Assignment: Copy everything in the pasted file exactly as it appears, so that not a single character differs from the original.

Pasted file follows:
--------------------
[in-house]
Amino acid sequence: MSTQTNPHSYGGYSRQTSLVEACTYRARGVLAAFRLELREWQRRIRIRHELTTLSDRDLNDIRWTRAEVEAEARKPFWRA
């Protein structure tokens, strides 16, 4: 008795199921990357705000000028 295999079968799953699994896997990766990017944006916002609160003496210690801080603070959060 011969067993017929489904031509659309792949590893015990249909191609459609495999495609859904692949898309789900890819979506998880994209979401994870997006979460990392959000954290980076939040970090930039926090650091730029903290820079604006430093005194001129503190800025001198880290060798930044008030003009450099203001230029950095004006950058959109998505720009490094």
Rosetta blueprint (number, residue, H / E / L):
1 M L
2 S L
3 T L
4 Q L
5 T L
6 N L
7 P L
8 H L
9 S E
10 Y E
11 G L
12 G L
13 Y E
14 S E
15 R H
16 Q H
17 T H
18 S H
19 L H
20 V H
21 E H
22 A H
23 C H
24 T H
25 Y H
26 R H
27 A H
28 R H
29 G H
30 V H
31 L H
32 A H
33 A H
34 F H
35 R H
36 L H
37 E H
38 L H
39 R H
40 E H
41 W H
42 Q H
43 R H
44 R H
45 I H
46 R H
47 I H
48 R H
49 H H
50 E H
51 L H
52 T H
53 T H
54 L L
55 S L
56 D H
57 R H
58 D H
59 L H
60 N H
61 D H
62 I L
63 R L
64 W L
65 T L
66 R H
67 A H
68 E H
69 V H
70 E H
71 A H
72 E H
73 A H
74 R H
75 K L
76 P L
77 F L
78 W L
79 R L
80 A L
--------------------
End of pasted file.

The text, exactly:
[in-house]
Amino acid sequence: MSTQTNPHSYGGYSRQTSLVEACTYRARGVLAAFRLELREWQRRIRIRHELTTLSDRDLNDIRWTRAEVEAEARKPFWRA
């Protein structure tokens, strides 16, 4: 008795199921990357705000000028 295999079968799953699994896997990766990017944006916002609160003496210690801080603070959060 011969067993017929489904031509659309792949590893015990249909191609459609495999495609859904692949898309789900890819979506998880994209979401994870997006979460990392959000954290980076939040970090930039926090650091730029903290820079604006430093005194001129503190800025001198880290060798930044008030003009450099203001230029950095004006950058959109998505720009490094």
Rosetta blueprint (number, residue, H / E / L):
1 M L
2 S L
3 T L
4 Q L
5 T L
6 N L
7 P L
8 H L
9 S E
10 Y E
11 G L
12 G L
13 Y E
14 S E
15 R H
16 Q H
17 T H
18 S H
19 L H
20 V H
21 E H
22 A H
23 C H
24 T H
25 Y H
26 R H
27 A H
28 R H
29 G H
30 V H
31 L H
32 A H
33 A H
34 F H
35 R H
36 L H
37 E H
38 L H
39 R H
40 E H
41 W H
42 Q H
43 R H
44 R H
45 I H
46 R H
47 I H
48 R H
49 H H
50 E H
51 L H
52 T H
53 T H
54 L L
55 S L
56 D H
57 R H
58 D H
59 L H
60 N H
61 D H
62 I L
63 R L
64 W L
65 T L
66 R H
67 A H
68 E H
69 V H
70 E H
71 A H
72 E H
73 A H
74 R H
75 K L
76 P L
77 F L
78 W L
79 R L
80 A L